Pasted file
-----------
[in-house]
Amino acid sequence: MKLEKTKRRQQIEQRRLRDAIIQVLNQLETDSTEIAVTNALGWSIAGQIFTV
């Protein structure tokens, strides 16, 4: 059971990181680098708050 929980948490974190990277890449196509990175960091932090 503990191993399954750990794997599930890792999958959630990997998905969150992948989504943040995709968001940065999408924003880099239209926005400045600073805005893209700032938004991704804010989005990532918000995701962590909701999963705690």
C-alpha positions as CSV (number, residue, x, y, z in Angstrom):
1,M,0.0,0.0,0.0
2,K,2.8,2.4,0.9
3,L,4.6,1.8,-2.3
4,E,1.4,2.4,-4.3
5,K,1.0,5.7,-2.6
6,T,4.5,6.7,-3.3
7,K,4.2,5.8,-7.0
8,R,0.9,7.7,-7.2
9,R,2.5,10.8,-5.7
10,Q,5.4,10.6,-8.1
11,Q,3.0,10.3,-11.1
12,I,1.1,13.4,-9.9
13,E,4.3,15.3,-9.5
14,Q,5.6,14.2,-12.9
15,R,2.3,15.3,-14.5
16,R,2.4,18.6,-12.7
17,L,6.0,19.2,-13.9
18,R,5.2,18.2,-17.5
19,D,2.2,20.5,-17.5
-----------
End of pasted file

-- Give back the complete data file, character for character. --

[in-house]
Amino acid sequence: MKLEKTKRRQQIEQRRLRDAIIQVLNQLETDSTEIAVTNALGWSIAGQIFTV
């Protein structure tokens, strides 16, 4: 059971990181680098708050 929980948490974190990277890449196509990175960091932090 503990191993399954750990794997599930890792999958959630990997998905969150992948989504943040995709968001940065999408924003880099239209926005400045600073805005893209700032938004991704804010989005990532918000995701962590909701999963705690």
C-alpha positions as CSV (number, residue, x, y, z in Angstrom):
1,M,0.0,0.0,0.0
2,K,2.8,2.4,0.9
3,L,4.6,1.8,-2.3
4,E,1.4,2.4,-4.3
5,K,1.0,5.7,-2.6
6,T,4.5,6.7,-3.3
7,K,4.2,5.8,-7.0
8,R,0.9,7.7,-7.2
9,R,2.5,10.8,-5.7
10,Q,5.4,10.6,-8.1
11,Q,3.0,10.3,-11.1
12,I,1.1,13.4,-9.9
13,E,4.3,15.3,-9.5
14,Q,5.6,14.2,-12.9
15,R,2.3,15.3,-14.5
16,R,2.4,18.6,-12.7
17,L,6.0,19.2,-13.9
18,R,5.2,18.2,-17.5
19,D,2.2,20.5,-17.5